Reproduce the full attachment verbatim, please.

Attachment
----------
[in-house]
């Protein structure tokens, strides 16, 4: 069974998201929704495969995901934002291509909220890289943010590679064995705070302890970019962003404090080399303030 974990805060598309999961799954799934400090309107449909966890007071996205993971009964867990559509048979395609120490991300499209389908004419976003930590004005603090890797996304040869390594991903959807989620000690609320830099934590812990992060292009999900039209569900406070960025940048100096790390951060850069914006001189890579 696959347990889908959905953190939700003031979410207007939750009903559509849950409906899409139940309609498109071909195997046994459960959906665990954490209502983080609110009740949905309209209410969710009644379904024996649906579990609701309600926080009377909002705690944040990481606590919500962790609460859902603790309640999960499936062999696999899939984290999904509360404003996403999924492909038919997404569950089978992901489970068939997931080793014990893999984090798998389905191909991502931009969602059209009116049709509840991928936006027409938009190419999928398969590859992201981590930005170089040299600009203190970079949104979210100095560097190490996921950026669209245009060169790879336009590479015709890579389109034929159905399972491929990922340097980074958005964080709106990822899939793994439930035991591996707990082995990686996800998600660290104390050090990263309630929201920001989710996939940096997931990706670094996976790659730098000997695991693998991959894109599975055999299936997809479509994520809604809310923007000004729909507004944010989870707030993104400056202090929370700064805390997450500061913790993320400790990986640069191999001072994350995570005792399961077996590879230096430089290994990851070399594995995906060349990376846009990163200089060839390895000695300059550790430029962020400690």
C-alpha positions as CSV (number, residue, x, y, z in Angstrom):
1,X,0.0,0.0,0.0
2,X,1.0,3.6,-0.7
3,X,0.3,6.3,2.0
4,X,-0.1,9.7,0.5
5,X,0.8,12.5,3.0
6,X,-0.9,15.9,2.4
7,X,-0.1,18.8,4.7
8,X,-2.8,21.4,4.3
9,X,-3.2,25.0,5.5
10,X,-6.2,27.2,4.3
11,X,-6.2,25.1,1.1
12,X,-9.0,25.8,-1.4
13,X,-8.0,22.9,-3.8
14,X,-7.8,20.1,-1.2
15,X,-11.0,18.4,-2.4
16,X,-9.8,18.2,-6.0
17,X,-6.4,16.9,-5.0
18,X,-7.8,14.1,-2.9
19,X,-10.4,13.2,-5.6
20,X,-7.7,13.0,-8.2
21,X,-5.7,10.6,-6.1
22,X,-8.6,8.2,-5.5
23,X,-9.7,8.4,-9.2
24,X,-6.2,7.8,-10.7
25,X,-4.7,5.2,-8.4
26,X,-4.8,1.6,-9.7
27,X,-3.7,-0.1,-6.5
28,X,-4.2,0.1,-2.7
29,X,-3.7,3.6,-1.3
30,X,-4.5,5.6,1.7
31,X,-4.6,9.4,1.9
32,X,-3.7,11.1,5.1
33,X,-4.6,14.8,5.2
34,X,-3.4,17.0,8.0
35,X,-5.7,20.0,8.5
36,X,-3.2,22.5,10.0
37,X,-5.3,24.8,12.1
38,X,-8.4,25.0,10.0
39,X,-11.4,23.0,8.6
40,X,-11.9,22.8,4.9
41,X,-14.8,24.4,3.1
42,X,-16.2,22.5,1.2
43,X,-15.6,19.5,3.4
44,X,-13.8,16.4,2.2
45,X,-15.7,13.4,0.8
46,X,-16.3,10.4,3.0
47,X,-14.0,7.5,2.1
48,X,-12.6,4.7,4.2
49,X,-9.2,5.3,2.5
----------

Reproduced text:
[in-house]
């Protein structure tokens, strides 16, 4: 069974998201929704495969995901934002291509909220890289943010590679064995705070302890970019962003404090080399303030 974990805060598309999961799954799934400090309107449909966890007071996205993971009964867990559509048979395609120490991300499209389908004419976003930590004005603090890797996304040869390594991903959807989620000690609320830099934590812990992060292009999900039209569900406070960025940048100096790390951060850069914006001189890579 696959347990889908959905953190939700003031979410207007939750009903559509849950409906899409139940309609498109071909195997046994459960959906665990954490209502983080609110009740949905309209209410969710009644379904024996649906579990609701309600926080009377909002705690944040990481606590919500962790609460859902603790309640999960499936062999696999899939984290999904509360404003996403999924492909038919997404569950089978992901489970068939997931080793014990893999984090798998389905191909991502931009969602059209009116049709509840991928936006027409938009190419999928398969590859992201981590930005170089040299600009203190970079949104979210100095560097190490996921950026669209245009060169790879336009590479015709890579389109034929159905399972491929990922340097980074958005964080709106990822899939793994439930035991591996707990082995990686996800998600660290104390050090990263309630929201920001989710996939940096997931990706670094996976790659730098000997695991693998991959894109599975055999299936997809479509994520809604809310923007000004729909507004944010989870707030993104400056202090929370700064805390997450500061913790993320400790990986640069191999001072994350995570005792399961077996590879230096430089290994990851070399594995995906060349990376846009990163200089060839390895000695300059550790430029962020400690």
C-alpha positions as CSV (number, residue, x, y, z in Angstrom):
1,X,0.0,0.0,0.0
2,X,1.0,3.6,-0.7
3,X,0.3,6.3,2.0
4,X,-0.1,9.7,0.5
5,X,0.8,12.5,3.0
6,X,-0.9,15.9,2.4
7,X,-0.1,18.8,4.7
8,X,-2.8,21.4,4.3
9,X,-3.2,25.0,5.5
10,X,-6.2,27.2,4.3
11,X,-6.2,25.1,1.1
12,X,-9.0,25.8,-1.4
13,X,-8.0,22.9,-3.8
14,X,-7.8,20.1,-1.2
15,X,-11.0,18.4,-2.4
16,X,-9.8,18.2,-6.0
17,X,-6.4,16.9,-5.0
18,X,-7.8,14.1,-2.9
19,X,-10.4,13.2,-5.6
20,X,-7.7,13.0,-8.2
21,X,-5.7,10.6,-6.1
22,X,-8.6,8.2,-5.5
23,X,-9.7,8.4,-9.2
24,X,-6.2,7.8,-10.7
25,X,-4.7,5.2,-8.4
26,X,-4.8,1.6,-9.7
27,X,-3.7,-0.1,-6.5
28,X,-4.2,0.1,-2.7
29,X,-3.7,3.6,-1.3
30,X,-4.5,5.6,1.7
31,X,-4.6,9.4,1.9
32,X,-3.7,11.1,5.1
33,X,-4.6,14.8,5.2
34,X,-3.4,17.0,8.0
35,X,-5.7,20.0,8.5
36,X,-3.2,22.5,10.0
37,X,-5.3,24.8,12.1
38,X,-8.4,25.0,10.0
39,X,-11.4,23.0,8.6
40,X,-11.9,22.8,4.9
41,X,-14.8,24.4,3.1
42,X,-16.2,22.5,1.2
43,X,-15.6,19.5,3.4
44,X,-13.8,16.4,2.2
45,X,-15.7,13.4,0.8
46,X,-16.3,10.4,3.0
47,X,-14.0,7.5,2.1
48,X,-12.6,4.7,4.2
49,X,-9.2,5.3,2.5